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What Is Slippage And How Does It Impact Our Trading Success?

When studying investment basics, the term slippage has two applications. In general, it means having a trade executed at a price less favorable to the trader. Let’s look at the two areas where we may see this term used: 

An order is executed at a worse-than-expected price 

Stock and options 

Slippage occurs when there is an unexpected change in the bid-ask spread. If we place a market order to buy a stock at the “ask” it may get executed at a higher price. This is usually the result of a period of higher volatility, low trading liquidity or unexpected bad news. Let’s say the bid-ask spread for Company BCI was $31 – $31.25. If we placed a market order to buy 100 shares we would expect to pay $3125 + commissions. However, in a highly volatile market environment or if some bad news is reported about the company the spread may change against us and we pay $3200 + commissions or more. On the other side of the spread, if we placed a market order to sell 100 shares of BCI for $31 (the “bid”) we may end up generating $30.50 – commissions or less. 

Stop loss order 

Let’s say we purchased BCI for $32 and placed a stop loss order @ 10% or $28.80. This means that if the price reaches the stop price, the order will become a market order and sold at the best price of $28.80 or less. What if unexpected news came out regarding a disappointing earnings report and the share price gapped down to $26? The stop order is now a market order (unless otherwise specified) and our shares are sold for $2.80 less than we anticipated.

An order is executed at the published bid-ask spread 

The difference between the bid and ask prices is a normal aspect of trading. If the spread is $30-$30.50, the moment we buy the shares for $30.50 we can only sell for $30. That $0.50 difference is also called slippage as you are immediately at a 1.6% deficit. This is true of both stocks and options.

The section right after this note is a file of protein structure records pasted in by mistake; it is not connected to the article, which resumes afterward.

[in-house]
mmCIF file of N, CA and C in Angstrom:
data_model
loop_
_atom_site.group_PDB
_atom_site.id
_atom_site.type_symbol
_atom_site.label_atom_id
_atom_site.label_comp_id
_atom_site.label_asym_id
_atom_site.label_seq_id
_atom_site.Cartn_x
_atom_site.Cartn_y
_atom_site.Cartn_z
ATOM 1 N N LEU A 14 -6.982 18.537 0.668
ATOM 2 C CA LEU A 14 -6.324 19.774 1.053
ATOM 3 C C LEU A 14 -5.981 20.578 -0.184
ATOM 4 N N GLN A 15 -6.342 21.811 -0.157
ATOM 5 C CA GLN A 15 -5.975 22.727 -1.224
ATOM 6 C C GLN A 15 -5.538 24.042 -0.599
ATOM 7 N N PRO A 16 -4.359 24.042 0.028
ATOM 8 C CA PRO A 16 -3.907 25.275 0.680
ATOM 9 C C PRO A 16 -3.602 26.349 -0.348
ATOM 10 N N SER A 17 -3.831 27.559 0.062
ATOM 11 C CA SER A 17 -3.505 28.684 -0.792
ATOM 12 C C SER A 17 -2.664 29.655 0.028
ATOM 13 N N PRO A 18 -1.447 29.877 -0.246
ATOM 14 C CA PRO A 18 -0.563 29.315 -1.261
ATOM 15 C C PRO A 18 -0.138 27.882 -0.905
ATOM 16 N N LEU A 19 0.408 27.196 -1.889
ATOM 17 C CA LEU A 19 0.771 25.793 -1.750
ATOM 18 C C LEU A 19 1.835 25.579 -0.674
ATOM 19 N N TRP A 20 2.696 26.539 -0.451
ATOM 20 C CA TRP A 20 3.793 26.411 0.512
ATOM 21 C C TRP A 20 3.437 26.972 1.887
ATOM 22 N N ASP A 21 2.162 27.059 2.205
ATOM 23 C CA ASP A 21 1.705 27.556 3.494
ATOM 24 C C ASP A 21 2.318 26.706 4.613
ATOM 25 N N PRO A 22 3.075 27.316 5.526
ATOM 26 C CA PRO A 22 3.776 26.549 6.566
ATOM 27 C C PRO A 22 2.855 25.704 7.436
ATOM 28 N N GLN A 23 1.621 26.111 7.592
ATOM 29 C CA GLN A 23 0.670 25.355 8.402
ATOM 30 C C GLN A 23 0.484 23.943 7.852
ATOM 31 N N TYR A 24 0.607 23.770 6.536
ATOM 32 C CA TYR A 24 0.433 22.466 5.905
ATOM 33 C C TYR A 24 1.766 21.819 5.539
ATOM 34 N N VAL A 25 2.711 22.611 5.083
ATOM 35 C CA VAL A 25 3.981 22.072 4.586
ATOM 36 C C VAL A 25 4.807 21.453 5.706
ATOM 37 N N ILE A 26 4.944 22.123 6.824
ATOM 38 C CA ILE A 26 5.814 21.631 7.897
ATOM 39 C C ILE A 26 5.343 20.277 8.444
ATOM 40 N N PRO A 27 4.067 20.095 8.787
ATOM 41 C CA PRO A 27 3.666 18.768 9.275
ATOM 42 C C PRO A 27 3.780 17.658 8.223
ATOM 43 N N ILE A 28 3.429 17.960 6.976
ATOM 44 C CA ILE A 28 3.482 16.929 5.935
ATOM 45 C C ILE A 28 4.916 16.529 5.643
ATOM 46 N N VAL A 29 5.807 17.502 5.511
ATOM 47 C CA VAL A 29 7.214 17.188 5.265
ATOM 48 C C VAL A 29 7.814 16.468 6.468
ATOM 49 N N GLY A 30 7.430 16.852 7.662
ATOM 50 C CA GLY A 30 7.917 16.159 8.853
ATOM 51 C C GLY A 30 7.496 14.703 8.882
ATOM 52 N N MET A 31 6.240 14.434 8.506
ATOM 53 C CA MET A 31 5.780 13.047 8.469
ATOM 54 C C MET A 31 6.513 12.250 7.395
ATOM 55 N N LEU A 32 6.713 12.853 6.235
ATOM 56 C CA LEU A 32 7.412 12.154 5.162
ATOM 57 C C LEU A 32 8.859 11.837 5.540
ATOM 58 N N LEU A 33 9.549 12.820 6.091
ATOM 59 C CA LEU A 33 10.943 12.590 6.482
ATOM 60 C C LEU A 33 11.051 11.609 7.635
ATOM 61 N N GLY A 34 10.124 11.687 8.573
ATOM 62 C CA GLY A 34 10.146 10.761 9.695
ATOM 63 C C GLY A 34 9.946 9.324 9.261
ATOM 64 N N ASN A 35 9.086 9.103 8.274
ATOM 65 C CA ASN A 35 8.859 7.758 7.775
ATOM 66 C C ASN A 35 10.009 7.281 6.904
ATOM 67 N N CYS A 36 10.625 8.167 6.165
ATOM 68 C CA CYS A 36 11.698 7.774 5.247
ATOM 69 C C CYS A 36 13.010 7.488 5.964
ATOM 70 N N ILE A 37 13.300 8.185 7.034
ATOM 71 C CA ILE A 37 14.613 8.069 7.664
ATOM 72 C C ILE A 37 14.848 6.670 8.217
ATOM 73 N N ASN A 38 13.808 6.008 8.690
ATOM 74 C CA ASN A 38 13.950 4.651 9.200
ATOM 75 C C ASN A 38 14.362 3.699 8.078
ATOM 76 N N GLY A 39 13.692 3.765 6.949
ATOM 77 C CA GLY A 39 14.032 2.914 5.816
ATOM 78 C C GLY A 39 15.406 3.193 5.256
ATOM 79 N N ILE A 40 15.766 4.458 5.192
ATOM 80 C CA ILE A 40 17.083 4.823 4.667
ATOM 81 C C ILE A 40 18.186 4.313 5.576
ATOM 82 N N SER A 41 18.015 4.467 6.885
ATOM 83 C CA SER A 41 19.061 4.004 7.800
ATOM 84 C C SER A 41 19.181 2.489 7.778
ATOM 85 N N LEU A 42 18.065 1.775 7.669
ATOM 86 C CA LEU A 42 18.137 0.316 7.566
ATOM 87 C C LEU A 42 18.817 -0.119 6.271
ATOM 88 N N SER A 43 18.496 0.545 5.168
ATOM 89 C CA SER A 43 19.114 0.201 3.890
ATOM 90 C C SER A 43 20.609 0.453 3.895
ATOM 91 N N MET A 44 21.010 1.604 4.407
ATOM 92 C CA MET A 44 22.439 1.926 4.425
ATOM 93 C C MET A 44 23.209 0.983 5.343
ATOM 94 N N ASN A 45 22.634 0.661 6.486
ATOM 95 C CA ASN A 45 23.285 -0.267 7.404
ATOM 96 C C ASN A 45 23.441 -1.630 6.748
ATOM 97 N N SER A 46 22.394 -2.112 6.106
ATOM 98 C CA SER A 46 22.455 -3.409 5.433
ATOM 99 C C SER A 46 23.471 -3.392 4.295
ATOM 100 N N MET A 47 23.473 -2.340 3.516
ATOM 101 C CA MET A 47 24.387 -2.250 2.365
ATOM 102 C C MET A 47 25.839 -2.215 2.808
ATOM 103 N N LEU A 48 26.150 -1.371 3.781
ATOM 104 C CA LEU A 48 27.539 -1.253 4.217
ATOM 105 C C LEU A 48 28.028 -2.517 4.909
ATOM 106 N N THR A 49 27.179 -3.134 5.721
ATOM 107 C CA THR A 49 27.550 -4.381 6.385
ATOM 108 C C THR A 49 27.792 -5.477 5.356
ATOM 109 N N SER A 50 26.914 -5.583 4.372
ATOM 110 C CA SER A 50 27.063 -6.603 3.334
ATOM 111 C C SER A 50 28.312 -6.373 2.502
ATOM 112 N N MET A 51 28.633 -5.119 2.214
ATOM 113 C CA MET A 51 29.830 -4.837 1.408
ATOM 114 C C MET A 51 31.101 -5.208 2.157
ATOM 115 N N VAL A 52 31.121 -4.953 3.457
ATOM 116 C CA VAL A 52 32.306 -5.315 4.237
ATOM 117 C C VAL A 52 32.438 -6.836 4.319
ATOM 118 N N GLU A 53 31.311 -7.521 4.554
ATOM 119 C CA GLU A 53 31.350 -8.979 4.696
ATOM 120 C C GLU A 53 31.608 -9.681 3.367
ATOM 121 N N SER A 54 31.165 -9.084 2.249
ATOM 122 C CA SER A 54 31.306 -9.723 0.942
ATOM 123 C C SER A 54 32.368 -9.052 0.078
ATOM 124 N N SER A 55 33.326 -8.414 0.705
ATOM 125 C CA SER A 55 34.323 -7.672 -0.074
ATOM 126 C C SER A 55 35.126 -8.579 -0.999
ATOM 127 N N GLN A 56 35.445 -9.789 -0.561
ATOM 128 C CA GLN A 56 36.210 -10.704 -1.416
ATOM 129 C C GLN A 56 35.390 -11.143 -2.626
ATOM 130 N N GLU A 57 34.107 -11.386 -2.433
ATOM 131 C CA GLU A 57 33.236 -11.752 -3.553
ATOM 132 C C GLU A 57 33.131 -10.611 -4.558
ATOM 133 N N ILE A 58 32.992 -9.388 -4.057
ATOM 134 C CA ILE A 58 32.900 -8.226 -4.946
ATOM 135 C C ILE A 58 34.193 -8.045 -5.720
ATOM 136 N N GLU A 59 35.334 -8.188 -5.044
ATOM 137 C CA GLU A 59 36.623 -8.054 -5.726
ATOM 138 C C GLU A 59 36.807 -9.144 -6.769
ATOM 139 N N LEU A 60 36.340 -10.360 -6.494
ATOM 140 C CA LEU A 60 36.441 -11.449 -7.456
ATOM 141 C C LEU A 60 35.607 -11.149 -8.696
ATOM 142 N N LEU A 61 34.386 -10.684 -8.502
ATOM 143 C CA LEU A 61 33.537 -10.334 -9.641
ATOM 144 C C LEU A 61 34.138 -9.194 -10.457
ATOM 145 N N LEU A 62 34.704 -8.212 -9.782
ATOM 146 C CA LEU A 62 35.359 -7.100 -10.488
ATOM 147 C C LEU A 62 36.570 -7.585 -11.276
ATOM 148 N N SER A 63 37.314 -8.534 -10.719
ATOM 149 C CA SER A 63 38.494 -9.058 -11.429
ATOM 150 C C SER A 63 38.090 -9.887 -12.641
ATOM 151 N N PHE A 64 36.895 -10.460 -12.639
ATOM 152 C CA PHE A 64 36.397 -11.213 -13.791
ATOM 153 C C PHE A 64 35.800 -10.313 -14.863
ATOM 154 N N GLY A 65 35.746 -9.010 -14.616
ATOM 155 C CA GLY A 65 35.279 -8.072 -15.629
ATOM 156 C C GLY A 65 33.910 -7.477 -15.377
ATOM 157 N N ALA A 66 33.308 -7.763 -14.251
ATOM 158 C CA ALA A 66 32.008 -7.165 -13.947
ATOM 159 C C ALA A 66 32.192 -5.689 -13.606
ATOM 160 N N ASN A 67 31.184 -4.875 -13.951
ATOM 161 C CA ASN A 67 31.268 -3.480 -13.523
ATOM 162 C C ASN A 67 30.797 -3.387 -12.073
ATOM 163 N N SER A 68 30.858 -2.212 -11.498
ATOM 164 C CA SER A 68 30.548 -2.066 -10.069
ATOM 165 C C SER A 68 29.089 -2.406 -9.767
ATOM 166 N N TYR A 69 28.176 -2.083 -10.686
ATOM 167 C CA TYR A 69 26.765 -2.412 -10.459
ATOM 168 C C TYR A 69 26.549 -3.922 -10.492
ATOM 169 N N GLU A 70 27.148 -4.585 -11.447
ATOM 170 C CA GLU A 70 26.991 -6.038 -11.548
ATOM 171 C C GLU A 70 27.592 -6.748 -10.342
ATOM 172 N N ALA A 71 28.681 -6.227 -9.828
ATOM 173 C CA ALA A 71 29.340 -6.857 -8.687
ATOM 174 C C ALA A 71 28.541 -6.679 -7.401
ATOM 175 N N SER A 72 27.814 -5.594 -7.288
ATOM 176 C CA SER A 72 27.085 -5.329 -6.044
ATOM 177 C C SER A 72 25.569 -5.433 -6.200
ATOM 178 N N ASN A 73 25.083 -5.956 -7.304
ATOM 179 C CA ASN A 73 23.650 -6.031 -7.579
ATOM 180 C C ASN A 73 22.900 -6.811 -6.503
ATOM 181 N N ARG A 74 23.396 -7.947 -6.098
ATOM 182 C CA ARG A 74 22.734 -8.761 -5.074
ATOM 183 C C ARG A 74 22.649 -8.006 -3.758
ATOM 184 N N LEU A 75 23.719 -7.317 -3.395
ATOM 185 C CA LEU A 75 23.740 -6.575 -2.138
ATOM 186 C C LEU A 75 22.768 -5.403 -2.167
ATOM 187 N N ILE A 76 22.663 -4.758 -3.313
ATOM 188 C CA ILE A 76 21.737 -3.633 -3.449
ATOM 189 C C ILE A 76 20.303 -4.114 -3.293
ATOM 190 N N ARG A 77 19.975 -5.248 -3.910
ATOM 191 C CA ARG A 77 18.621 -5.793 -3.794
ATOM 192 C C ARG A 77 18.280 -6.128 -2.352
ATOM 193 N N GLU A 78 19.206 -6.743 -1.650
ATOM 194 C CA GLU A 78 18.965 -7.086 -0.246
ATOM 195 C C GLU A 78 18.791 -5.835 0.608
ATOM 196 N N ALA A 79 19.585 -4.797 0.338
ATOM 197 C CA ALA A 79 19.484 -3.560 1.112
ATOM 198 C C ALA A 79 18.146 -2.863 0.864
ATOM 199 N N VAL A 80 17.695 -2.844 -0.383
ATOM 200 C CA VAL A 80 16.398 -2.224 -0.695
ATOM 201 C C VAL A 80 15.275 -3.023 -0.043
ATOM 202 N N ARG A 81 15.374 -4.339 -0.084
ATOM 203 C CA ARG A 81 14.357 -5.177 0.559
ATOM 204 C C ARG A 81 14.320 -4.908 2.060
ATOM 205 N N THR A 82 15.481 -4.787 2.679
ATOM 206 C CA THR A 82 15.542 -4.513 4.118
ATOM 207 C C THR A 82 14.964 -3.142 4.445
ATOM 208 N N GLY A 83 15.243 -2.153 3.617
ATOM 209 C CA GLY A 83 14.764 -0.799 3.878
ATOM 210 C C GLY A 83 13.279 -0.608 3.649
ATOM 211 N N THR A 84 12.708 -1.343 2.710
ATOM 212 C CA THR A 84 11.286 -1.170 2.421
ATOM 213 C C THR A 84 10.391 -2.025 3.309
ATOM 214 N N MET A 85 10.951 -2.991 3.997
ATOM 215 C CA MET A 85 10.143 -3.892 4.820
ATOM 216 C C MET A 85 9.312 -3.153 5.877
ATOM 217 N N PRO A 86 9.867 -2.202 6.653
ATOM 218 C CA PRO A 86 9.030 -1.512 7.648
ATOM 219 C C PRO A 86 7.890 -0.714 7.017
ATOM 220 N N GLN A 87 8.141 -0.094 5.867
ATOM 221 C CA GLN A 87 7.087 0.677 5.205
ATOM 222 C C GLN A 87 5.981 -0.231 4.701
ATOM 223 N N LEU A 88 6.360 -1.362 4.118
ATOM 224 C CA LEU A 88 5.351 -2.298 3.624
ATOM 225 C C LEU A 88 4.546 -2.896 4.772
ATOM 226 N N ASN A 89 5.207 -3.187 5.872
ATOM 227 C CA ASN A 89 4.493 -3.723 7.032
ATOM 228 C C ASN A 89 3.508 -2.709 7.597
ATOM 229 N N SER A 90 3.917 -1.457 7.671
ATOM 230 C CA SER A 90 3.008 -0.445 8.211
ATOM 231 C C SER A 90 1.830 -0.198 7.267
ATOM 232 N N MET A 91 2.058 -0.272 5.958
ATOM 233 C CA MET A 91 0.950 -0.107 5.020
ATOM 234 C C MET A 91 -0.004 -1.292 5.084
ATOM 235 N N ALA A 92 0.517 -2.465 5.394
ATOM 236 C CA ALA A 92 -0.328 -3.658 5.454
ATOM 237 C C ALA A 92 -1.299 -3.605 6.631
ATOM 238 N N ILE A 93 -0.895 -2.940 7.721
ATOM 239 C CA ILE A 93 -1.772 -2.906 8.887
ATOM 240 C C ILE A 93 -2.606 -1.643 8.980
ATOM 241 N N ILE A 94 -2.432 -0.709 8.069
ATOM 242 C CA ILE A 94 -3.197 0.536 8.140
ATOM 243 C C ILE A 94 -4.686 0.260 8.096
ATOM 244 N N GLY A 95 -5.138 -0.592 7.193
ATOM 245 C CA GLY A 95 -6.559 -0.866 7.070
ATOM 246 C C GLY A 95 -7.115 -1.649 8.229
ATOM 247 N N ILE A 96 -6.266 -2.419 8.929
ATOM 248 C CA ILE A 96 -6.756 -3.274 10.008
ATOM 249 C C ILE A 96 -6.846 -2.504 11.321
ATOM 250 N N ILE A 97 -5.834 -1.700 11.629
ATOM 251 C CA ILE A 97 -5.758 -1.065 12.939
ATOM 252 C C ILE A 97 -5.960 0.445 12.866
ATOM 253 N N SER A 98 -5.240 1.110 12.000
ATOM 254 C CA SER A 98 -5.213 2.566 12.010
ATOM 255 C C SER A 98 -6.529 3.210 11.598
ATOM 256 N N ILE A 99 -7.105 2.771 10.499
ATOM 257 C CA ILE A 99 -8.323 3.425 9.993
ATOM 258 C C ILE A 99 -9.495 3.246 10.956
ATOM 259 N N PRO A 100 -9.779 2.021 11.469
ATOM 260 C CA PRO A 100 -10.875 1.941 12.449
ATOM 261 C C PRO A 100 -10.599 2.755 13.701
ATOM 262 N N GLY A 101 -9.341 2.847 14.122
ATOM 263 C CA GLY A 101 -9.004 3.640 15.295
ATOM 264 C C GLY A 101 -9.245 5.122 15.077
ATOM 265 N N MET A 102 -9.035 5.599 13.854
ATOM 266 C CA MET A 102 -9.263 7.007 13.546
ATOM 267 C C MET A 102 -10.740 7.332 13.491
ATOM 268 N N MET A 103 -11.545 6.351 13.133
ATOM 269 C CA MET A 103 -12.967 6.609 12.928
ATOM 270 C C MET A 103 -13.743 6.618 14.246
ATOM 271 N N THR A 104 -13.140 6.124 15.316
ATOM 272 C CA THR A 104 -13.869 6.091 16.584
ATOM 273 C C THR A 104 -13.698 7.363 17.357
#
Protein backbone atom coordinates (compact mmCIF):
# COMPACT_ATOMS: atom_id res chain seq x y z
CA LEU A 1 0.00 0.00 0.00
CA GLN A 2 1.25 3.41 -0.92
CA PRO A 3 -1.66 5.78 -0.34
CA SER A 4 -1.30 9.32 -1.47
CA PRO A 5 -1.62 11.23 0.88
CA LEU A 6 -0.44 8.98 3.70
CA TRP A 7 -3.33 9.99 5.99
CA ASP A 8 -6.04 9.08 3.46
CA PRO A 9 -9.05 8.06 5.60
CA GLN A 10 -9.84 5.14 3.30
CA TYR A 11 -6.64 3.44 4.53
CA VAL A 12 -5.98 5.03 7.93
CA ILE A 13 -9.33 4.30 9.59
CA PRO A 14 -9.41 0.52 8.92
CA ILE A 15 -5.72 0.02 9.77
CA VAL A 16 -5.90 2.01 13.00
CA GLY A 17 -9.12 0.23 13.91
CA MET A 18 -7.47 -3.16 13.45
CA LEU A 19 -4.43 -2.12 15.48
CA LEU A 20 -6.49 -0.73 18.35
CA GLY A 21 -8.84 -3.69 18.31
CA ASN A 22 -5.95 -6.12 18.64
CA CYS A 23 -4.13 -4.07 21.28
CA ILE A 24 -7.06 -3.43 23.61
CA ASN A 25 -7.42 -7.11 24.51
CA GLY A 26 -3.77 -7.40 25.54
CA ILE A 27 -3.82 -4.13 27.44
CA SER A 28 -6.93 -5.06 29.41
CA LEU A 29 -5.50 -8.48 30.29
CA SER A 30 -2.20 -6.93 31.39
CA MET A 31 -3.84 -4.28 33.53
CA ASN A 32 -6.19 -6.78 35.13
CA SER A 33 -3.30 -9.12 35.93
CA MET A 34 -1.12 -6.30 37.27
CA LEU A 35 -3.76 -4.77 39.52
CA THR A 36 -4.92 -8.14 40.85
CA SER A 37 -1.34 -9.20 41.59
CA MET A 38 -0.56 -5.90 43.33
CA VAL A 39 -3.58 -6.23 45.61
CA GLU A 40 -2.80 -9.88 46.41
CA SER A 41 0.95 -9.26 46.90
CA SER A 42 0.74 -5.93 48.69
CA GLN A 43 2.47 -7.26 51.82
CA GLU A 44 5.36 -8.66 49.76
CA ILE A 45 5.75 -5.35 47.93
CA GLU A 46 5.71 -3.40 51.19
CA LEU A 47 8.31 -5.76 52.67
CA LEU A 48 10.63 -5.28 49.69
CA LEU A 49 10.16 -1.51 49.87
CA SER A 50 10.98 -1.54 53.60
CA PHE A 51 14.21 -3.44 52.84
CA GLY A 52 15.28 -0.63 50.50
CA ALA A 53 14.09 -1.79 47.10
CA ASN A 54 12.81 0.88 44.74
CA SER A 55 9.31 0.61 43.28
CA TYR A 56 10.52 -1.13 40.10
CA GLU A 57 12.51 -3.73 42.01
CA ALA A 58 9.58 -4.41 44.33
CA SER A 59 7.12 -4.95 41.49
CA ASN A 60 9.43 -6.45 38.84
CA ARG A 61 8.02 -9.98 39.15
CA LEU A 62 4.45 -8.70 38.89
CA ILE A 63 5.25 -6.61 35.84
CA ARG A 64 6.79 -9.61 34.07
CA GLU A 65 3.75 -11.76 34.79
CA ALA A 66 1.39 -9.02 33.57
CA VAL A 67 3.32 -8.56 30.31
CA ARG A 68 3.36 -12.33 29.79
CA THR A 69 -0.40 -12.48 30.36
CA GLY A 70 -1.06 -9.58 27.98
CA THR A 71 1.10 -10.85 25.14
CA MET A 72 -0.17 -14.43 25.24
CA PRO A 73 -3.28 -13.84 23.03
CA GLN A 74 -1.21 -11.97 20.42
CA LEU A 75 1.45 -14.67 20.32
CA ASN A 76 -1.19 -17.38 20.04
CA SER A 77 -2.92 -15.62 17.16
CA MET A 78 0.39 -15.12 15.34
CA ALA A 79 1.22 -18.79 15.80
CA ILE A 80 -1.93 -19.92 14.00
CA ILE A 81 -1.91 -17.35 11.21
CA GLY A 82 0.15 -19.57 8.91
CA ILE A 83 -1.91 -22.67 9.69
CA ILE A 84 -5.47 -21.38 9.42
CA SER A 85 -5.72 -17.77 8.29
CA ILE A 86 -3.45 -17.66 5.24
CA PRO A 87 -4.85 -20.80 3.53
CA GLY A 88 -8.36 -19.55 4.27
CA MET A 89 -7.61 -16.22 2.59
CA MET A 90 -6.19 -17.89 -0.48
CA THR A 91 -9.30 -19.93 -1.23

How to minimize the impact of slippage in our accounts 

1- Favor stocks that have a significant daily trading volume. In my covered call writing accounts, my guideline is to require equities trading at 250,000 shares per day or more. In my longer term accounts, I favor equities trading at 500,000 shares per day or more (I will be introducing a long-term trading strategy for high school and college students in my upcoming 4th book). 

2- Favor options that have an “open interest” of 100 contracts or more and/or a bid-ask spread of $0.30 or less. In the chart below, we see that the January $50 calls for EBAY does meet our system requirements with 145 contracts of open interest and a bid-ask spread of $0.03:

option liquidity

Open interest and bid-ask spread


3- Avoid trading during volatile market hours. I avoid early morning and late afternoon trading. My favorite hours are between 12PM EST and 3PM EST. 

4- Negotiate your trade order price. I call it ‘playing the bid-ask spread” Place the limit order slightly below or above the midpoint of the spread (depending on if you are buying or selling), favoring the market maker. You’ll be amazed at how many orders will get filled at the better price. For tight bid-ask spreads ($0.10 or less) there is no room for negotiation.


Slippage is a normal part of trading stocks and options. To maximize our returns we must execute all measures that will minimize the impact slippage has on our trading success.